To Rule the WavesHow the British Navy Shaped the Modern World
HarperCollins Publishers, Inc.Copyright © 2005 Arthur Herman
All right reserved.ISBN: 0060534257
Incident at San Juan de Ulloa
A Sea-man hath a valiant heart,
And bears a noble minde,
He scorneth once to shrink or start
For any stormy wind.
— Anonymous Ballad
For three days the ships had struggled to hold their own against the hurricane. The wind out of the southeast had howled through the masts and rigging, tearing at their battered sails and smashing waves across their decks. There were five of them, sailing blind into the storm, in hour after hour of blackness. All they knew was that they were somewhere west of Cuba, and that they had to keep their ships pointed into the wind or else they could end up being thrown onto the coast of Spanish Florida. Their only guide through the perpetual darkness was the wildly tossing stern lantern of the Jesus, the flagship of their leader and commander, John Hawkins.
Storm-tossed ships: five tiny flyspecks in the midst of an empty hostile sea, and in the heart of a hostile empire. Yet without knowing it, they were about to alter history. A crucial moment had arrived in the struggle for global power. A new antagonist was about to enter the fray: England. John Hawkins's experiences over the next twelve days in September 1568 would mark the start of a century-long struggle with Spain for dominion over the New World, and also the start of the modern British navy.
No one would have been more surprised by this than John Hawkins. Thirty-five years old, small and spare, he was not a visionary but a man of action, a tough experienced mariner and the kind of man others naturally followed — even into a three-day hurricane. He had spent every moment of those three days on deck. Rain streamed from his hair and beard as he ordered men aloft to take in sail so that the hurricane wind did not snap off a weakened mast or spar like a matchstick. At one desperate point, he had even been forced to cut away the top section of his mainmast to reduce the strain.
The Jesus was an old ship, a leaky tub with sprung timbers and a rotten hull. Now, after days of battering, she* was ready to give way completely. The carpenter came up from below and bellowed in his ear that the timbers around the stern post were about to burst. The gaps between them were so wide that fish were able to swim through into the hold, the carpenter said; if those timbers opened any wider, they would founder and sink.
This was John Hawkins's third trip into the Caribbean. His father, William Hawkins of Plymouth, was the first English merchant to gatecrash the trade monopoly Portugal and Spain enjoyed with their colonies in the New World. William Hawkins had made a fortune running goods from the Guinea coast — the two thousand miles of African coastline from the Senegal River to the mouth of the Niger — to Portuguese Brazil. His sons William and John had joined him on those dangerous transatlantic voyages when they were barely teenagers. But unlike his father, John Hawkins wanted more than just the occasional smuggling raid. He envisioned a regular trading network from Africa to America, with English ships offering the one commodity of which Spanish settlers could not get enough: slaves.
Slavery was a fact of life in the sixteenth century. The African slave trade was already the largest form of commerce in the world. No one had the least qualms about it, least of all Africa's own tribal rulers. It was also vital for running Spain's empire in America. Hawkins figured he could offer Spanish settlers slaves in greater quantities and at a lower price than they could get from their own merchants. Then they would pay him with the product from the New World everyone craved but which Spanish law forbade to all outsiders: gold and silver from the mines of Peru and Mexico. Once the trade got going, the Spanish colonies would flourish, England would prosper, and Hawkins would be a rich man — the uncrowned king of the New World.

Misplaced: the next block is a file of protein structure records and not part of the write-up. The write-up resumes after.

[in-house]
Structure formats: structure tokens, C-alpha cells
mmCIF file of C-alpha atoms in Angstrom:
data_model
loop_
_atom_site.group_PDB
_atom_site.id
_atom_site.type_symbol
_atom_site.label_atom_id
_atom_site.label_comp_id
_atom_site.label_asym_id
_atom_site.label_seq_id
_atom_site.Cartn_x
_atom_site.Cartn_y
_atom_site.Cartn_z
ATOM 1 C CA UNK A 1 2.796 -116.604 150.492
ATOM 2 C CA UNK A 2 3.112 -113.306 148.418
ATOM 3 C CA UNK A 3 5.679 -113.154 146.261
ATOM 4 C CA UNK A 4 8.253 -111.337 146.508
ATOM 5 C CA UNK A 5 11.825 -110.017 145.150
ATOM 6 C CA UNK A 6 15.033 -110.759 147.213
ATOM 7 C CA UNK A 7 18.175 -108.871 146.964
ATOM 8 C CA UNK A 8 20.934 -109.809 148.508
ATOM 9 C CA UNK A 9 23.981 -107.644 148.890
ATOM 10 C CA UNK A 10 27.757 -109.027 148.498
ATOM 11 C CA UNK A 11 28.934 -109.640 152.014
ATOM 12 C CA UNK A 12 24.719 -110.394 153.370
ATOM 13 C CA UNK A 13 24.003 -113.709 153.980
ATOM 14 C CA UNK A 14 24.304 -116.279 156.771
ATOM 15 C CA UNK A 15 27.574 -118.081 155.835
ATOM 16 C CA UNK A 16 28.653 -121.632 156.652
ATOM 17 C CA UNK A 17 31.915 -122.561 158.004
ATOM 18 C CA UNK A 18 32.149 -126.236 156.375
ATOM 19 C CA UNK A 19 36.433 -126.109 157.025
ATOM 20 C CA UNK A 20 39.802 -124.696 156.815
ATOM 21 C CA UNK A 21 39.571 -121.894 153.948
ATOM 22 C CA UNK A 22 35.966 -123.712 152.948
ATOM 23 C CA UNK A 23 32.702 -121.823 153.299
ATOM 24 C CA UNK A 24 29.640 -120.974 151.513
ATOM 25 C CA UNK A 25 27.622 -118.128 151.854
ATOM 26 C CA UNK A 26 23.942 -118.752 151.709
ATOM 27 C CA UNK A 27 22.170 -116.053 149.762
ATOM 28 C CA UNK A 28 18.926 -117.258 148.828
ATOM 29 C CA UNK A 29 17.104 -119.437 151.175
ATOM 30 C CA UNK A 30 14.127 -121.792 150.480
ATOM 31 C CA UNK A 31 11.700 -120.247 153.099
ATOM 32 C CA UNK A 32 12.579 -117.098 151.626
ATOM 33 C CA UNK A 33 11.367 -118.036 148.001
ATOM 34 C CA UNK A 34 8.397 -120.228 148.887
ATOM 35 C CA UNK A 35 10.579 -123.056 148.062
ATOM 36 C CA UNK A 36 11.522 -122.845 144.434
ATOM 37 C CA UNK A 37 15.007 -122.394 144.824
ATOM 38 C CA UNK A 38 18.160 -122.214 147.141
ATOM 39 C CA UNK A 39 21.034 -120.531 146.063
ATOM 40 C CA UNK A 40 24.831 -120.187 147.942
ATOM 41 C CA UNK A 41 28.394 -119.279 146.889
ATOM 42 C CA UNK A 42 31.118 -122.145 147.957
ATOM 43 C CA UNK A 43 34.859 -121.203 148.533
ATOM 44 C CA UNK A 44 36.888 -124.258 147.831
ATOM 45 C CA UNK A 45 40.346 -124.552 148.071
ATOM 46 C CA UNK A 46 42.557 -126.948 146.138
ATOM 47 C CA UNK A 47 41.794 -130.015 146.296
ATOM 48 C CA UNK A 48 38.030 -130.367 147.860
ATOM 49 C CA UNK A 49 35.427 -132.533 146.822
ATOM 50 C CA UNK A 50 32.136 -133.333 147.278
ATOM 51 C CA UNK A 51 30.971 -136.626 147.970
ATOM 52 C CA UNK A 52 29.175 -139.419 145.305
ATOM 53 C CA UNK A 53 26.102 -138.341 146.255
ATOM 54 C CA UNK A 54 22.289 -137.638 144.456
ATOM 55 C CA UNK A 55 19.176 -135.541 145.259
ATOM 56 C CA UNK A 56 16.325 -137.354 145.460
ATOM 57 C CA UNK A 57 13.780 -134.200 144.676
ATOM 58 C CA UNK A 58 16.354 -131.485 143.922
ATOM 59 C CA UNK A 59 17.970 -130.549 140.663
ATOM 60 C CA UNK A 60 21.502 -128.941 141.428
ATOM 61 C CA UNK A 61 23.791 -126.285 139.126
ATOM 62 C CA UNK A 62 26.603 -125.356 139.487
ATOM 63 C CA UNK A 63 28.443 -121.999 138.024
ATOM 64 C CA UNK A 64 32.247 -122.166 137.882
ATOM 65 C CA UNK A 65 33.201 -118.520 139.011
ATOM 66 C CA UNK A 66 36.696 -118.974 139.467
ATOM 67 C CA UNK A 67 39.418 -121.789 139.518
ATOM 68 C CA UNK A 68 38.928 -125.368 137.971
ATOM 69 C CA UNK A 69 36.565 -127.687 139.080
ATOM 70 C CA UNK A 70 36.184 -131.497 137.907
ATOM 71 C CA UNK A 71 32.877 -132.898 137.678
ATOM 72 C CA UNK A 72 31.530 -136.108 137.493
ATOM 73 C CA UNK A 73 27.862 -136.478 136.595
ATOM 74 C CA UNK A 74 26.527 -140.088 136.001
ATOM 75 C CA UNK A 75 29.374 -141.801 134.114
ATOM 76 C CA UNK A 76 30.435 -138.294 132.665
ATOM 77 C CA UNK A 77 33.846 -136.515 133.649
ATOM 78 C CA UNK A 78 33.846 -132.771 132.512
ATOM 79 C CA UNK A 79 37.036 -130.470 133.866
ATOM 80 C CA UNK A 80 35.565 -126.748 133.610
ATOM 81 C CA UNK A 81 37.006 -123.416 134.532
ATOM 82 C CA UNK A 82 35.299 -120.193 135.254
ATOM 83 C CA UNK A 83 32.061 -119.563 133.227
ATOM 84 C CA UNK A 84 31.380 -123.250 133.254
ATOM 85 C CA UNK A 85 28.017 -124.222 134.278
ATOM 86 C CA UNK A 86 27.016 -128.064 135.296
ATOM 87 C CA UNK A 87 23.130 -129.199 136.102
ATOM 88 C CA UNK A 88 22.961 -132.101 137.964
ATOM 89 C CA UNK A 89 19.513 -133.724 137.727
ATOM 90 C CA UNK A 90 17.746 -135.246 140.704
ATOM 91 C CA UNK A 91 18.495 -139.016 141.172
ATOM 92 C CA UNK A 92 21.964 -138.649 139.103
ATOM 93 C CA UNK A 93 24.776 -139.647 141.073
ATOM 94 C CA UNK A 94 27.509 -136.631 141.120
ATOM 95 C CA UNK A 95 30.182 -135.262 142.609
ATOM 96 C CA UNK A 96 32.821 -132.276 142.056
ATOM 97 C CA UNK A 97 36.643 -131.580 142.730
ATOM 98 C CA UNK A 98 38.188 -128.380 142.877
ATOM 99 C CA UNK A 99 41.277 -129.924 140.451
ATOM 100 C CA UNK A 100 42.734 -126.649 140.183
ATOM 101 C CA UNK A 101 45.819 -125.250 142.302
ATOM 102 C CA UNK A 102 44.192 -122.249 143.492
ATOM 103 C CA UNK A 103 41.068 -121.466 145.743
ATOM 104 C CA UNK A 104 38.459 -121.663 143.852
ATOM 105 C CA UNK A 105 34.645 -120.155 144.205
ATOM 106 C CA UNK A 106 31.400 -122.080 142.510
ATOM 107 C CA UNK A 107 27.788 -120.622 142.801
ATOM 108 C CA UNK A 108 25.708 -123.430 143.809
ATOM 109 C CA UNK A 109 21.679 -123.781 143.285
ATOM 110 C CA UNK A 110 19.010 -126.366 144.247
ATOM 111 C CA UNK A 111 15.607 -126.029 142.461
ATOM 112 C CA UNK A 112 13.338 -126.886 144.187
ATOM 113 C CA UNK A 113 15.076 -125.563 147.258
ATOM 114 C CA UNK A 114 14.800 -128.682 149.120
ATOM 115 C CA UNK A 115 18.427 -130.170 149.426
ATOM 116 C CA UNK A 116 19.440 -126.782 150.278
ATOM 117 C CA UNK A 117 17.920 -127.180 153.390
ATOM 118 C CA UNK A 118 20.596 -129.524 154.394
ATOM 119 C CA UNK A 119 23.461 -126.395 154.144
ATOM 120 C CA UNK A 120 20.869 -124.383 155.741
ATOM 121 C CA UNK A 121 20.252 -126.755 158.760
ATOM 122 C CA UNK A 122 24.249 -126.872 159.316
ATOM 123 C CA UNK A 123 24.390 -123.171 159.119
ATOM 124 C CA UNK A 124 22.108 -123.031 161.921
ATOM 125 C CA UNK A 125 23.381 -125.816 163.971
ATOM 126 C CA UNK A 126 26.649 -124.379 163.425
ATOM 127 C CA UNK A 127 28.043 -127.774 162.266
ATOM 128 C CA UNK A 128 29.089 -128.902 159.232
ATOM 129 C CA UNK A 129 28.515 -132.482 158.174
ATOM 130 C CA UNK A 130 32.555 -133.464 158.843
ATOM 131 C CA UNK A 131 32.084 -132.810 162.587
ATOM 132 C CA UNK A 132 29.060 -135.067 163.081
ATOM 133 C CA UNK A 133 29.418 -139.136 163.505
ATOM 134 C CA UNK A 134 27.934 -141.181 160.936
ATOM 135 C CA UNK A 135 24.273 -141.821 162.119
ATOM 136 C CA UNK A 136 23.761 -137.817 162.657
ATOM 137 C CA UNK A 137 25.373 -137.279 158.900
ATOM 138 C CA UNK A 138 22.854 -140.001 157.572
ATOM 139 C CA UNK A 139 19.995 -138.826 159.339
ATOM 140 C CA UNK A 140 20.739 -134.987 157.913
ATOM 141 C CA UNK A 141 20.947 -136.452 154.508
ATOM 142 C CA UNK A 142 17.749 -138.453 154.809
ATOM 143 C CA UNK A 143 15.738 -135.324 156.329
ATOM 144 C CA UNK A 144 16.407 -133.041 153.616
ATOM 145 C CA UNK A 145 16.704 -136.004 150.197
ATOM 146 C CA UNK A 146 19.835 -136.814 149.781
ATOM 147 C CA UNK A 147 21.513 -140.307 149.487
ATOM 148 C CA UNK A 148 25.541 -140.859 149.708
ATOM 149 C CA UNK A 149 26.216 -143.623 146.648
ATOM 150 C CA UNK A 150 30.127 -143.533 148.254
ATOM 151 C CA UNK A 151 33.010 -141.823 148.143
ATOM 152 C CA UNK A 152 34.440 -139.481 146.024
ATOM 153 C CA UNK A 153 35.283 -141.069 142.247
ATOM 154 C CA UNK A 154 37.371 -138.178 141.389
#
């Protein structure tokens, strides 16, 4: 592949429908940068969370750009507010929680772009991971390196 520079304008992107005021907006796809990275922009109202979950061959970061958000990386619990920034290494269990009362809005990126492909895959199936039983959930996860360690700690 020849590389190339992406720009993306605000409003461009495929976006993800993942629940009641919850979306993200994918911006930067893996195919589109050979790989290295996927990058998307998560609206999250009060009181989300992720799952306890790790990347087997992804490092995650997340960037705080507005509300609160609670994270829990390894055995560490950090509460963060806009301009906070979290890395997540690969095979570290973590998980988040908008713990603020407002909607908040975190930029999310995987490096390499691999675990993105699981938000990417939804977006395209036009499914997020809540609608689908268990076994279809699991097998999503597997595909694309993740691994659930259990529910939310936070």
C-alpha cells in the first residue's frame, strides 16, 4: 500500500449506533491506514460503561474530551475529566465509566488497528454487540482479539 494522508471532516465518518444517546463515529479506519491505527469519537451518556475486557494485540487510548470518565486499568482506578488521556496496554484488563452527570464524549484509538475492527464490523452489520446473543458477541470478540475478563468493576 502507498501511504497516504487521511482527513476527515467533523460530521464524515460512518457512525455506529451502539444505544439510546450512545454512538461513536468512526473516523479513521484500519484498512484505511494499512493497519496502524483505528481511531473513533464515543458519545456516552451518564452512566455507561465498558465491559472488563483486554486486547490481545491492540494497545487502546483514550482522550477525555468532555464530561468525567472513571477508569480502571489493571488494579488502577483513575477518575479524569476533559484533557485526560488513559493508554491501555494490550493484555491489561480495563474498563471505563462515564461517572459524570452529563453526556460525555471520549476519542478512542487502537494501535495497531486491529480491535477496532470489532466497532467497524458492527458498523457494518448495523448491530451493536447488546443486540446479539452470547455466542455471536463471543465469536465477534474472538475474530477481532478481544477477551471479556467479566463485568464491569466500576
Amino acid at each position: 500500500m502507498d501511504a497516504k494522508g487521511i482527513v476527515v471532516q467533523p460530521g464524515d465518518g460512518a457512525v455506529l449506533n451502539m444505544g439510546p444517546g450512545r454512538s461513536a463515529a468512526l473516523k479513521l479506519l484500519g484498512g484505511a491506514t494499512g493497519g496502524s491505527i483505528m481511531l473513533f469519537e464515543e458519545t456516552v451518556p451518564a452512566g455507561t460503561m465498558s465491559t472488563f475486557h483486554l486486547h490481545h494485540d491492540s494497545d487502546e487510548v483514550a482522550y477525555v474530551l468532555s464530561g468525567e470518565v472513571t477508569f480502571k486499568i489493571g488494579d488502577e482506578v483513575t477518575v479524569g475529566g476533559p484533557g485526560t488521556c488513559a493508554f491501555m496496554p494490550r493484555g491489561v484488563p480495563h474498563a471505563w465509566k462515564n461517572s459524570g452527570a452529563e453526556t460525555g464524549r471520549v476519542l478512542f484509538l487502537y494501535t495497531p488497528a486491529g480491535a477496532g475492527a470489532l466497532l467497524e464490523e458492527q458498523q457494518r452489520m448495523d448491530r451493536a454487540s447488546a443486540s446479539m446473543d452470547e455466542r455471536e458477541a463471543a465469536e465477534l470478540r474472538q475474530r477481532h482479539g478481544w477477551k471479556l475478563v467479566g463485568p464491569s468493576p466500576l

In 1562 Hawkins sought permission for his first slaving voyage from Queen Elizabeth. "The voyage I pretend," he wrote, "is to load negroes in Guinea and sell them in the West Indies in truck of gold, pearls, and emeralds." He got her tacit approval, as well as backing of a large syndicate of London merchants. In October he set out from Plymouth for Tenerife, the central island of the Canaries and gateway to Africa and America. After stopping several Portuguese slave ships off Guinea and buying or hijacking their cargo (it is unclear which), Hawkins made his way across the Atlantic to Hispaniola, the island where Christopher Columbus had landed seventy years earlier and which was now a thriving Spanish colony.
Hawkins did a brisk business with the local planters. They liked being able to buy their black labor at a fraction of the official price of one hundred ducats per head. Hawkins returned triumphantly home in August of 1563, in ships laden with gold, silver, pearls, sugar, and hides — so much sugar and hides, in fact, that he had to hire two extra ships to carry it all. Everyone was happy, except of course the slaves (although Hawkins took better care of his expensive cargo, even outfitting them with shirts and shoes, than did slavers in later centuries), and the Spanish authorities, who had just seen their monopoly broken and their laws flouted.
Hawkins had done everything to try to accommodate and placate them even though the Spanish were Catholics and Hawkins a God-fearing Protestant. He appealed to the traditional alliance between England and Spain; he pointed out how the trade would benefit Spaniards, not just the English and himself. He had even shipped some of his goods on to Seville, so that he could pay customs just like any regular Spanish merchant (instead, the authorities seized the lot and threw Hawkins's men in prison) ...